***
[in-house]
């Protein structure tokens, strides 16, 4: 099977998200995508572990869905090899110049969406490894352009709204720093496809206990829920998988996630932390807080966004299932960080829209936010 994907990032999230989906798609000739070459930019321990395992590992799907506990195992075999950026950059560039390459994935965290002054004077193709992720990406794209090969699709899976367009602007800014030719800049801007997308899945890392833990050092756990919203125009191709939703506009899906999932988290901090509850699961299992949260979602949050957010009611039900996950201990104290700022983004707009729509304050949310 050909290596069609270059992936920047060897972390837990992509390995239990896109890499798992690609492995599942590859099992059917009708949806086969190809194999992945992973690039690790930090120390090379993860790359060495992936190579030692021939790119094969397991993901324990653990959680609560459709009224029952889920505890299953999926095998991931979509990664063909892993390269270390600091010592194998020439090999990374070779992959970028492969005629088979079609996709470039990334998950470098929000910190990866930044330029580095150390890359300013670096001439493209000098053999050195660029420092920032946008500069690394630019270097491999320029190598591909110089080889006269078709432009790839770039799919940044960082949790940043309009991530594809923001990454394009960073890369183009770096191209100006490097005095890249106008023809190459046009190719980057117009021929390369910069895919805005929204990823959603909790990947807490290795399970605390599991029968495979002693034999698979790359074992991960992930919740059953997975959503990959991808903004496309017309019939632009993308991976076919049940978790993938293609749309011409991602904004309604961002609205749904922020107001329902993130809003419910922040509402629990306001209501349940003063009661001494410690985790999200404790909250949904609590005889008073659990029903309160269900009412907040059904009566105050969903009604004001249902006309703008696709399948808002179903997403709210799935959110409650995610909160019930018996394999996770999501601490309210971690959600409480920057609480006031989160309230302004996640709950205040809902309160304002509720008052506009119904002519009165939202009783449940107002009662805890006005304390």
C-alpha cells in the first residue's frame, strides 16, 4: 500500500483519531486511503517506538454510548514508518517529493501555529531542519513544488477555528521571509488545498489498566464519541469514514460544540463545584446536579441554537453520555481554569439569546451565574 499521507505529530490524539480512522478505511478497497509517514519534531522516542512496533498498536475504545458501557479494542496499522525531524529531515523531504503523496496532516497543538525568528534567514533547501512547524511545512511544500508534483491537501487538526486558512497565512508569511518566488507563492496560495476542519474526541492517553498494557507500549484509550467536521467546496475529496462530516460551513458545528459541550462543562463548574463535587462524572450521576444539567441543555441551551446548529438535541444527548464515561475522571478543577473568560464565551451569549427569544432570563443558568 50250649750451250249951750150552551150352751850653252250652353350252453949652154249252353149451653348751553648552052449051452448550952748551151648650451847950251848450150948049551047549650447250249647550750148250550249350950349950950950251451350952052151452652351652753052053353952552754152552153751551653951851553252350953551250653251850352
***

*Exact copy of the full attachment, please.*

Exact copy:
[in-house]
């Protein structure tokens, strides 16, 4: 099977998200995508572990869905090899110049969406490894352009709204720093496809206990829920998988996630932390807080966004299932960080829209936010 994907990032999230989906798609000739070459930019321990395992590992799907506990195992075999950026950059560039390459994935965290002054004077193709992720990406794209090969699709899976367009602007800014030719800049801007997308899945890392833990050092756990919203125009191709939703506009899906999932988290901090509850699961299992949260979602949050957010009611039900996950201990104290700022983004707009729509304050949310 050909290596069609270059992936920047060897972390837990992509390995239990896109890499798992690609492995599942590859099992059917009708949806086969190809194999992945992973690039690790930090120390090379993860790359060495992936190579030692021939790119094969397991993901324990653990959680609560459709009224029952889920505890299953999926095998991931979509990664063909892993390269270390600091010592194998020439090999990374070779992959970028492969005629088979079609996709470039990334998950470098929000910190990866930044330029580095150390890359300013670096001439493209000098053999050195660029420092920032946008500069690394630019270097491999320029190598591909110089080889006269078709432009790839770039799919940044960082949790940043309009991530594809923001990454394009960073890369183009770096191209100006490097005095890249106008023809190459046009190719980057117009021929390369910069895919805005929204990823959603909790990947807490290795399970605390599991029968495979002693034999698979790359074992991960992930919740059953997975959503990959991808903004496309017309019939632009993308991976076919049940978790993938293609749309011409991602904004309604961002609205749904922020107001329902993130809003419910922040509402629990306001209501349940003063009661001494410690985790999200404790909250949904609590005889008073659990029903309160269900009412907040059904009566105050969903009604004001249902006309703008696709399948808002179903997403709210799935959110409650995610909160019930018996394999996770999501601490309210971690959600409480920057609480006031989160309230302004996640709950205040809902309160304002509720008052506009119904002519009165939202009783449940107002009662805890006005304390």
C-alpha cells in the first residue's frame, strides 16, 4: 500500500483519531486511503517506538454510548514508518517529493501555529531542519513544488477555528521571509488545498489498566464519541469514514460544540463545584446536579441554537453520555481554569439569546451565574 499521507505529530490524539480512522478505511478497497509517514519534531522516542512496533498498536475504545458501557479494542496499522525531524529531515523531504503523496496532516497543538525568528534567514533547501512547524511545512511544500508534483491537501487538526486558512497565512508569511518566488507563492496560495476542519474526541492517553498494557507500549484509550467536521467546496475529496462530516460551513458545528459541550462543562463548574463535587462524572450521576444539567441543555441551551446548529438535541444527548464515561475522571478543577473568560464565551451569549427569544432570563443558568 50250649750451250249951750150552551150352751850653252250652353350252453949652154249252353149451653348751553648552052449051452448550952748551151648650451847950251848450150948049551047549650447250249647550750148250550249350950349950950950251451350952052151452652351652753052053353952552754152552153751551653951851553252350953551250653251850352